Weed and coffee are finally going to space

Space SpaceX Will Deliver Cannabis to ISS

SpaceX To Send Cannabis And Coffee To The International Space Station Next Year

Elon Musk made headlines these days after it's been revealed that astronomers have warned that Elon Musk's SpaceX and the Starlink project could make our planet vulnerable to asteroid impacts. Is it another step towards cannabis popularization among space enthusiasts? SpaceX now delivers drugs to ISS? Astronauts are now allowed to smoke weed? Will NASA stream stoned astronauts?

There's obviously comedic value in the idea of sending weed to space for scientific research, but to be clear, that's not exactly what's happening.

The mission was contracted by Front Range Biosciences, an agri-tech company, in partnership with SpaceCells USA and BioServe Space Technologies. Its objective is to determine if plant cells undergo genetic mutations while in space.

"We've been fortunate to be a leader in the new space industry and we're excited to explore these wonderful opportunities with the team at Front Range Biosciences and BioServe", said Peter McCullagh, CEO of SpaceCells.

Cannabis will stay aboard the ISS in a special incubator with controlled environmental conditions for a month, while being monitored remotely from the University of Colorado. Instead, it'll send plant cultures of hemp, the legal cannabis strain with low levels of compound THC.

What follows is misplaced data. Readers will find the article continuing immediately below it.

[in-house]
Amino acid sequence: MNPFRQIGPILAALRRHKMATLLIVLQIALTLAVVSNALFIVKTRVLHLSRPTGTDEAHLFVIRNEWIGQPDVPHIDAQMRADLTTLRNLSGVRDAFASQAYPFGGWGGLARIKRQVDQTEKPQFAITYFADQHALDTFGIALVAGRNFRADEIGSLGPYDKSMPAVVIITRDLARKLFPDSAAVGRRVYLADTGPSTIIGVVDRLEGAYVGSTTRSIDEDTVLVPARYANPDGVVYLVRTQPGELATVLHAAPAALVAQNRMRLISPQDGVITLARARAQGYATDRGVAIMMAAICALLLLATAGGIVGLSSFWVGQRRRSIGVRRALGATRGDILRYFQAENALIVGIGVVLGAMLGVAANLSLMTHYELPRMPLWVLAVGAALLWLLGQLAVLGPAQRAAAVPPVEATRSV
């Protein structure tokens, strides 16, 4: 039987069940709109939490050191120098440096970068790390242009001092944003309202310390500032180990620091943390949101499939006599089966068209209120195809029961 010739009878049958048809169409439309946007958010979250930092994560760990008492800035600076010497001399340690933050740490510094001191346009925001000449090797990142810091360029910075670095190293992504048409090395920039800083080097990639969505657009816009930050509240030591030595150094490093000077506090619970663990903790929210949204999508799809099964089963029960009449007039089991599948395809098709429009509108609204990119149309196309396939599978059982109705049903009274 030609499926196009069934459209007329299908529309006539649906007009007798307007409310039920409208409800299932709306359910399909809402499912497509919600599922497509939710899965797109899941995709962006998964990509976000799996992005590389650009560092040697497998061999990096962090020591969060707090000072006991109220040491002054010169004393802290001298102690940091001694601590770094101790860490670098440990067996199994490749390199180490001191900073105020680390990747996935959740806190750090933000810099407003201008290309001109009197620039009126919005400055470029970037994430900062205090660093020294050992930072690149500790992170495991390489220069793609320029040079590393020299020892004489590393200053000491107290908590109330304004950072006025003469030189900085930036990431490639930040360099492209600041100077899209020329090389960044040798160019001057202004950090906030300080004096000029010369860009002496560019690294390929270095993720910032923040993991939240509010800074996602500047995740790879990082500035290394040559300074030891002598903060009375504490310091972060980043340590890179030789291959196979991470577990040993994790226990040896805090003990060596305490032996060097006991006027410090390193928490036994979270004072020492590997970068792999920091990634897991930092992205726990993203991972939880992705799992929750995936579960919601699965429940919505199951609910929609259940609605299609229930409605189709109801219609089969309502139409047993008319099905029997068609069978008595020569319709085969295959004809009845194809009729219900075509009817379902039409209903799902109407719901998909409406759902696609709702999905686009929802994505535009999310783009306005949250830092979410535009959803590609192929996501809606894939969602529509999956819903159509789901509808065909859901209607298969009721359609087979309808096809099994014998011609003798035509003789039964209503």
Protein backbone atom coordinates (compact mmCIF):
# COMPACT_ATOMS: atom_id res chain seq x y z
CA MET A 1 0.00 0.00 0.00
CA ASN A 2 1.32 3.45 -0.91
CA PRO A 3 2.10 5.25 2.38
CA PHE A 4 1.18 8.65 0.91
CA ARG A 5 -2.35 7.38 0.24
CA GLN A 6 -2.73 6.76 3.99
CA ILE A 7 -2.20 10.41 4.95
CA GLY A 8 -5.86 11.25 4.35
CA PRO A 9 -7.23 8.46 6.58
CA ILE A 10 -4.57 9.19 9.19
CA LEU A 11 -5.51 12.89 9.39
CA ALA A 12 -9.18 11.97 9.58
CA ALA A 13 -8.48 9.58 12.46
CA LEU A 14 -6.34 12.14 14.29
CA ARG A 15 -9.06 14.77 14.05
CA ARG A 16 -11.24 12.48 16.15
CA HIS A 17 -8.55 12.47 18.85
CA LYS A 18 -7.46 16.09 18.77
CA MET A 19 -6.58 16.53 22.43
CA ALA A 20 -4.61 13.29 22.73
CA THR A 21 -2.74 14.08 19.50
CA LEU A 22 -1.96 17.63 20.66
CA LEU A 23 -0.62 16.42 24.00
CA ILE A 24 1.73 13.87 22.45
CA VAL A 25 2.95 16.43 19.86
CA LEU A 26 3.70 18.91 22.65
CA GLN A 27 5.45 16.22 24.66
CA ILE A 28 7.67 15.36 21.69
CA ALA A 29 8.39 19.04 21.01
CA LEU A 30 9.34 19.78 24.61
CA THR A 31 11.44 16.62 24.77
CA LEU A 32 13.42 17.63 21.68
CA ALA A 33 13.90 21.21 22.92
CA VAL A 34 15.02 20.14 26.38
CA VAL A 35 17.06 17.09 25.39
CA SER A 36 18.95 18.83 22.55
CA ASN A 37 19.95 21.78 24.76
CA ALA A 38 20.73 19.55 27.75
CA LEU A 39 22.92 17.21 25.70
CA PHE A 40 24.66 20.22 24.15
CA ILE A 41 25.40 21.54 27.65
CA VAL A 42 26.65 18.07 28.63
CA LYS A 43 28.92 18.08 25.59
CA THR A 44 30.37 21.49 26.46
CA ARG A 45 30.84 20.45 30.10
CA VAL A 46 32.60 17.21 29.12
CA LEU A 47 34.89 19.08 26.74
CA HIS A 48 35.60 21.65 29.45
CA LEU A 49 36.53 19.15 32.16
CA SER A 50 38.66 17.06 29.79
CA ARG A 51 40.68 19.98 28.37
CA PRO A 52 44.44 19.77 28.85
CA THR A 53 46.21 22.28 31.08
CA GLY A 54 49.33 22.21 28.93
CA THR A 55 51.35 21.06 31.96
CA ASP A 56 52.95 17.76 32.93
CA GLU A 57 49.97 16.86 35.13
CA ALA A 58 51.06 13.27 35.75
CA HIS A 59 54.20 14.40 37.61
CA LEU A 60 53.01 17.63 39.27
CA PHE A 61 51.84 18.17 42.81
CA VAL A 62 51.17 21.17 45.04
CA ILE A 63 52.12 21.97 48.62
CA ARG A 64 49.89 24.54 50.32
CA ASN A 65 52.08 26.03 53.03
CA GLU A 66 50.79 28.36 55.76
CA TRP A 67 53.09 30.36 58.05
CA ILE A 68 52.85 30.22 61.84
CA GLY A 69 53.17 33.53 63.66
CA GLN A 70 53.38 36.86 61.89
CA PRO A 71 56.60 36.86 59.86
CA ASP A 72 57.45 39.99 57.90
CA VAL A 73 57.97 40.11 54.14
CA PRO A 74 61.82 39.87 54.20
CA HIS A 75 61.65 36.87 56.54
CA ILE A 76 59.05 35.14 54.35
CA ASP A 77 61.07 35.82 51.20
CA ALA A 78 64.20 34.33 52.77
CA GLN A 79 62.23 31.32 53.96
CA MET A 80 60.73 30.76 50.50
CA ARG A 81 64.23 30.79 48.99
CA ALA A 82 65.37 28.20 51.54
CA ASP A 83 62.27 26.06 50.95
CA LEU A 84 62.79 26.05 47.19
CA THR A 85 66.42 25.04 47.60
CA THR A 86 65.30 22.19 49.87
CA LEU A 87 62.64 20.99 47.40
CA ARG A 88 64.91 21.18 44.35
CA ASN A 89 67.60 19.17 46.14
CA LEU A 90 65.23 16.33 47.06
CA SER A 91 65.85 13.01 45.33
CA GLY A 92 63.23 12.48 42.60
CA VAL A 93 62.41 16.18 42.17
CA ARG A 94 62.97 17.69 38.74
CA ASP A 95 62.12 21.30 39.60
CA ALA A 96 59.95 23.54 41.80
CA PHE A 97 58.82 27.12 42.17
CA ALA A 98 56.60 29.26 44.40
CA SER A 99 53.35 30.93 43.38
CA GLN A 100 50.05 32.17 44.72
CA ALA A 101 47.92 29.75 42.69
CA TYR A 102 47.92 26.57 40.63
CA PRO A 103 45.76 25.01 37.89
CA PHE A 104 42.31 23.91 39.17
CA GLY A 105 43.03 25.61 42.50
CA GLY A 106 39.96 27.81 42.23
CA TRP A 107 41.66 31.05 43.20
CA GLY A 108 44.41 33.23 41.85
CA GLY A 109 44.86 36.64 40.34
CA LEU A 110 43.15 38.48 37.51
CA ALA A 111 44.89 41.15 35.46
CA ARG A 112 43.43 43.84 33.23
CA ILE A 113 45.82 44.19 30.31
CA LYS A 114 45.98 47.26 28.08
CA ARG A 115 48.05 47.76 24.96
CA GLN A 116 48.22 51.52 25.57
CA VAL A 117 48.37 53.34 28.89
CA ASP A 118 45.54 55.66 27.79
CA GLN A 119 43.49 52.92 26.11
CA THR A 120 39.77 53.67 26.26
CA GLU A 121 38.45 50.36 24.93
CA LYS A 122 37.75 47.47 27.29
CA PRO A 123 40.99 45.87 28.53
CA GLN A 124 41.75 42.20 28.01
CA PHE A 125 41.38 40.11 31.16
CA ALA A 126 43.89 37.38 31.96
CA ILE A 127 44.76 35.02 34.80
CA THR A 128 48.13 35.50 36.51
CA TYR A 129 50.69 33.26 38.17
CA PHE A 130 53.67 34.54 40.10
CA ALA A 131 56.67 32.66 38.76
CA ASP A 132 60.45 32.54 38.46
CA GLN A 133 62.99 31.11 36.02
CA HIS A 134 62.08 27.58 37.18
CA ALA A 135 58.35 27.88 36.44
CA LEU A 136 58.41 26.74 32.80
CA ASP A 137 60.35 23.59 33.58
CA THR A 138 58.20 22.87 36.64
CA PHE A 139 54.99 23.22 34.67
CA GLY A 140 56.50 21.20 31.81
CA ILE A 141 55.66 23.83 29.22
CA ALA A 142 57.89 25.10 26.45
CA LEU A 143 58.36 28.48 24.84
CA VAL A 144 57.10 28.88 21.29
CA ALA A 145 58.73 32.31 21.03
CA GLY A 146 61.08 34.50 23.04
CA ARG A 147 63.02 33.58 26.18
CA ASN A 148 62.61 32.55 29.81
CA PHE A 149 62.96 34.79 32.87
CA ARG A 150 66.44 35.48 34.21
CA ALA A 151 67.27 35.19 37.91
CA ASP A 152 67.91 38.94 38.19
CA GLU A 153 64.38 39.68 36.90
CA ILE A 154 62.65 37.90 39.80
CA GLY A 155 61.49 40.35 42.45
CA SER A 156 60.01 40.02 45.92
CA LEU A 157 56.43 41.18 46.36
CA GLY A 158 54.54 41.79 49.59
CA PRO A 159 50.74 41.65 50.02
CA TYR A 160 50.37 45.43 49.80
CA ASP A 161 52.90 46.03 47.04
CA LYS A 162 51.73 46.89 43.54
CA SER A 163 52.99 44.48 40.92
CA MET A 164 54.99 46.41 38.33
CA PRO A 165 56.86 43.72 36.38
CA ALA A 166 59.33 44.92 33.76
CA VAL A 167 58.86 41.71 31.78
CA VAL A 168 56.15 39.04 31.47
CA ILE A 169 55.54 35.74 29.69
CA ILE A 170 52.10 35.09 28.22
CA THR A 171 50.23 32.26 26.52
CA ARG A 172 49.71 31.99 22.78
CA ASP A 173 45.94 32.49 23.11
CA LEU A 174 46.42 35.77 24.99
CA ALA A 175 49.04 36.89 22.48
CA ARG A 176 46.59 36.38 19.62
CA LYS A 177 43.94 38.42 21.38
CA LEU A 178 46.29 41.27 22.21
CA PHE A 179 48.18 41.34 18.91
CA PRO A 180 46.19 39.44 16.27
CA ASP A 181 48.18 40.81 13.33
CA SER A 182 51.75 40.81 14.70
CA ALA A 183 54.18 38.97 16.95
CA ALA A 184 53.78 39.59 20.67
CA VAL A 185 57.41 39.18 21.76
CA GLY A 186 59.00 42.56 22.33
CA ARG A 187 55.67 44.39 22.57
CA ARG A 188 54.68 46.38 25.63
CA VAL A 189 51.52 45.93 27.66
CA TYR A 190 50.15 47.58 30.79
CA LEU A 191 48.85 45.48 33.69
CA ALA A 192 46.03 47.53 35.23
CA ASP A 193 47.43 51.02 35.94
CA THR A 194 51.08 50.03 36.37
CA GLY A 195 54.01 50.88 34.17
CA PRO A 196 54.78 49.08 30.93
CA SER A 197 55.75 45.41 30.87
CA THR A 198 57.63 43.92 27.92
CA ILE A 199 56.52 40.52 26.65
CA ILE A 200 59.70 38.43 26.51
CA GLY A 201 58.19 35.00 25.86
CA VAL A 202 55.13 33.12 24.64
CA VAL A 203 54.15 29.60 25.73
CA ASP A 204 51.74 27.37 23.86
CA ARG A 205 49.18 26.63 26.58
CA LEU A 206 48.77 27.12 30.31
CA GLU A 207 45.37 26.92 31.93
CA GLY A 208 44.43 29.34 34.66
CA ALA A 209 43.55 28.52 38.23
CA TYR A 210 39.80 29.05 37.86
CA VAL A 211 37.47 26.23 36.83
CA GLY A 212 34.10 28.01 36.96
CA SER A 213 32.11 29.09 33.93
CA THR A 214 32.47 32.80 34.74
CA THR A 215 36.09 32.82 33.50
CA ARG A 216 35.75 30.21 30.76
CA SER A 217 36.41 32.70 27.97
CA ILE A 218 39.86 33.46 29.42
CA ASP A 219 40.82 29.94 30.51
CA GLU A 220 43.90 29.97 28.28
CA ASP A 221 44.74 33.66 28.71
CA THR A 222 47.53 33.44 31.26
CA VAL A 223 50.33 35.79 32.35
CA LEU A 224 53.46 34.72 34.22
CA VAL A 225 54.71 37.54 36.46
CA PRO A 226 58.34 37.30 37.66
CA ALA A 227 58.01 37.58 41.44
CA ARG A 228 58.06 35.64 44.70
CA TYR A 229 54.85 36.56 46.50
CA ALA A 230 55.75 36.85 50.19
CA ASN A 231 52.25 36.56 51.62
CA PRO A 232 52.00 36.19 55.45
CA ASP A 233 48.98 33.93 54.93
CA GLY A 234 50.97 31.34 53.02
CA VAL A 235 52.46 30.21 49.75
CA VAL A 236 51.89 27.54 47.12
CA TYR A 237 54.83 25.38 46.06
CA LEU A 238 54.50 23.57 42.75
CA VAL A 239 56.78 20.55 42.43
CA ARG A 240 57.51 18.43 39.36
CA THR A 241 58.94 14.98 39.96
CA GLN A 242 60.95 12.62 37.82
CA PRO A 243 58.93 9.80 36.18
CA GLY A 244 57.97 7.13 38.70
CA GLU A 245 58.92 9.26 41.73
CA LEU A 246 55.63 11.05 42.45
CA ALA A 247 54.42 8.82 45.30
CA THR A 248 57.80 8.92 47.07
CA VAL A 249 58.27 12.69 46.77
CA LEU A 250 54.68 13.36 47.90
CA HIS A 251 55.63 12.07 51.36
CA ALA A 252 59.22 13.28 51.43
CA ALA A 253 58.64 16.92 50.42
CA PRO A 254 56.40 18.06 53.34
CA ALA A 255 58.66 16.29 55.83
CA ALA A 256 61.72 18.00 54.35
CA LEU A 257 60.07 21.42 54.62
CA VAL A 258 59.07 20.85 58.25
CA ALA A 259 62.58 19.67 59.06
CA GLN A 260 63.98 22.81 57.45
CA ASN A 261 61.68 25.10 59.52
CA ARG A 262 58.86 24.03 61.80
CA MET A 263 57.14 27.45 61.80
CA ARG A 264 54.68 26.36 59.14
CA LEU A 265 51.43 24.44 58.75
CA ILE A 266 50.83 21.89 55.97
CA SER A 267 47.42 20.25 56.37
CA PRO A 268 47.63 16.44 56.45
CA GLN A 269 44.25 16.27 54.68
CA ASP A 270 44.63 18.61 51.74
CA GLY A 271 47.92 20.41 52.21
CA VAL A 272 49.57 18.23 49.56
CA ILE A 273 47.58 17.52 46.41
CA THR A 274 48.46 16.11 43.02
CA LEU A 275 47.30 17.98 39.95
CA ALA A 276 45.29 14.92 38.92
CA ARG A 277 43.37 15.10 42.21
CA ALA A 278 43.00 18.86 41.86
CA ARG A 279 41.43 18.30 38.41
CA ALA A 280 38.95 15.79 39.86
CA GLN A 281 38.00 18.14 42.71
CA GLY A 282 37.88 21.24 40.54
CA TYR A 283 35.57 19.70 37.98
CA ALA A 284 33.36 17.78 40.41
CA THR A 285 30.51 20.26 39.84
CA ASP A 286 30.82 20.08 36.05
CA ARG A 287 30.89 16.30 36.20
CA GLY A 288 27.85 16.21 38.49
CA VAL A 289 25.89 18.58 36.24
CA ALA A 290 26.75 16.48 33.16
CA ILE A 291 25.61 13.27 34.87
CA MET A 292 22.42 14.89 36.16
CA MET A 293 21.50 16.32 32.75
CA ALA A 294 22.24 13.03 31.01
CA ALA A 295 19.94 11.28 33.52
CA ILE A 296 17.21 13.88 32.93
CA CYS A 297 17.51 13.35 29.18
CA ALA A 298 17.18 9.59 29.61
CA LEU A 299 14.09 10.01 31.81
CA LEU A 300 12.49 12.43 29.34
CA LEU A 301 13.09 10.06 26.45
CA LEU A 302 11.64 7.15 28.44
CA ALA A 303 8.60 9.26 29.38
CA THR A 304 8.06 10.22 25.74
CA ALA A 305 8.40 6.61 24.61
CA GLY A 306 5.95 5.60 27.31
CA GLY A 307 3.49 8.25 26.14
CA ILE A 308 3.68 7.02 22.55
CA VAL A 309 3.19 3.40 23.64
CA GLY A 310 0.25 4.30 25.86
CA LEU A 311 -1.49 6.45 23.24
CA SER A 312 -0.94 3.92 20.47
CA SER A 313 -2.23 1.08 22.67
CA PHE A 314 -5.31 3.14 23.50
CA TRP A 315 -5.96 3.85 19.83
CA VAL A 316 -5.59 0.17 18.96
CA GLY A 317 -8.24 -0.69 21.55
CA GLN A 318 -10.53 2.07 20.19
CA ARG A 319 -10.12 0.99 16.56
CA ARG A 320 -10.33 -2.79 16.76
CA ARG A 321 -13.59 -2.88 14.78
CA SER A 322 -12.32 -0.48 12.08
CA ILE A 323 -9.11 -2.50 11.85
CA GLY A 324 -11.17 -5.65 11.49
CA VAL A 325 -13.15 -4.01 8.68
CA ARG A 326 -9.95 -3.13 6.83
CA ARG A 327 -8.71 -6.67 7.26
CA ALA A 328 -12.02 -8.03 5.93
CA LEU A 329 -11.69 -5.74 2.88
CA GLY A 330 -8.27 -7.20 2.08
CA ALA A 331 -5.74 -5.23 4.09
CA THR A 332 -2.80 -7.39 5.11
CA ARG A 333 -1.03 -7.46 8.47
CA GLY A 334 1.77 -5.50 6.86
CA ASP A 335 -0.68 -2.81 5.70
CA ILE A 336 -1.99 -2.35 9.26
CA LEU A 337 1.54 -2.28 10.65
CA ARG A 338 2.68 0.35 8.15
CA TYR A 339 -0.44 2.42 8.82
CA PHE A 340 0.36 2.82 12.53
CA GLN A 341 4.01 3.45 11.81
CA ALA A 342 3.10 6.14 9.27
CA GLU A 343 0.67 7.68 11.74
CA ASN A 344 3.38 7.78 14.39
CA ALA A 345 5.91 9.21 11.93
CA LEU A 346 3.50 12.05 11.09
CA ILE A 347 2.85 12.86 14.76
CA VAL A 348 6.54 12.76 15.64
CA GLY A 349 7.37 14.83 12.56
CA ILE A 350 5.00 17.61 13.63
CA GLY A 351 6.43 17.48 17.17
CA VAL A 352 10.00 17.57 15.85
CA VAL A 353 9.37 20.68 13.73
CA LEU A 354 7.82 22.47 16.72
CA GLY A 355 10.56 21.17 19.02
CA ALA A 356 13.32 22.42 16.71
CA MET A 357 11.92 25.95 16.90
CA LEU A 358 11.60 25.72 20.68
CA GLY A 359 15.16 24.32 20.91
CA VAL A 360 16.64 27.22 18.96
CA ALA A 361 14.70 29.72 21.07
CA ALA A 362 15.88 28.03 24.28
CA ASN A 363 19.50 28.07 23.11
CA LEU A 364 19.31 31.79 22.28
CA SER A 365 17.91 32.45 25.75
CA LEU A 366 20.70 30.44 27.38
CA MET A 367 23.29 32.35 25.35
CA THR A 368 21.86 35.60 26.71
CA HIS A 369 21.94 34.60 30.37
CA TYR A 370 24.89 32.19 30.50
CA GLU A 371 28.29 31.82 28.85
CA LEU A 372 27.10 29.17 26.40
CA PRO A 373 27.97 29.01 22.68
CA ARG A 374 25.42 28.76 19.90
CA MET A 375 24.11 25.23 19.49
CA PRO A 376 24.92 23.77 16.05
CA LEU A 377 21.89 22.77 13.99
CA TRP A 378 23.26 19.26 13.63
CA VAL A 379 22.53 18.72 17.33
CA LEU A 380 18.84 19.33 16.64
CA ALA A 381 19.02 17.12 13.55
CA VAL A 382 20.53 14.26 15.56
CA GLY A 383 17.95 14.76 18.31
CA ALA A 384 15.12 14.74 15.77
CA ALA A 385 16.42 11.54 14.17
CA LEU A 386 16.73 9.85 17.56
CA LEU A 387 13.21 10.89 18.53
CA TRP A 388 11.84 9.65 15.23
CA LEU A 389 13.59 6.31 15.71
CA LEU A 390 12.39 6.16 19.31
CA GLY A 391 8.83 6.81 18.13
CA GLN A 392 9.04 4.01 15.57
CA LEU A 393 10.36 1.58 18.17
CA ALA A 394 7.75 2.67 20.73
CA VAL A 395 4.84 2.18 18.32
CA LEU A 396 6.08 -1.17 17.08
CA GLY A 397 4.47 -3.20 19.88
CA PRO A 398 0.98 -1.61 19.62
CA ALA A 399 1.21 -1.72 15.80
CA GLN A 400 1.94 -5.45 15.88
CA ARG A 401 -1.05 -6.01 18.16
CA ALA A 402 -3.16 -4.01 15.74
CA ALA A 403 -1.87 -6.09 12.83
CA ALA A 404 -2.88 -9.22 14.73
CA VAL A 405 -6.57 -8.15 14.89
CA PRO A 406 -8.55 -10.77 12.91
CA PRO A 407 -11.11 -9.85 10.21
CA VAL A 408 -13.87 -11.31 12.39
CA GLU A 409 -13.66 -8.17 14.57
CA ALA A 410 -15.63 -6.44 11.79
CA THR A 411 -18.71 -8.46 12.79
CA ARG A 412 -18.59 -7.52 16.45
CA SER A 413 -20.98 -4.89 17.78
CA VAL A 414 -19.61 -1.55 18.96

"This is the first time anyone is researching the effects of microgravity and spaceflight on hemp and coffee cell cultures", Jonathan Vaught, co-founder and CEO of Front Range Biosciences, said in a statement.

The company announced that it will send a cargo of up to 480 plant cell cultures to the station and SpaceX will be handling the logistics.

Science There is science to support the theory that plants in space experience mutations. Researchers would like to study these mutations and see what happens to the plants once they are returned to Earth. After 30 days in space, they'll come back to Earth and the researches at the Front Range Biosciences will examine the plant samples to see any alterations on the plant genes made by microgravity and space radiation exposure.

The company hopes that learning how plants react to space travel could influence the way in which they are grown on Earth.

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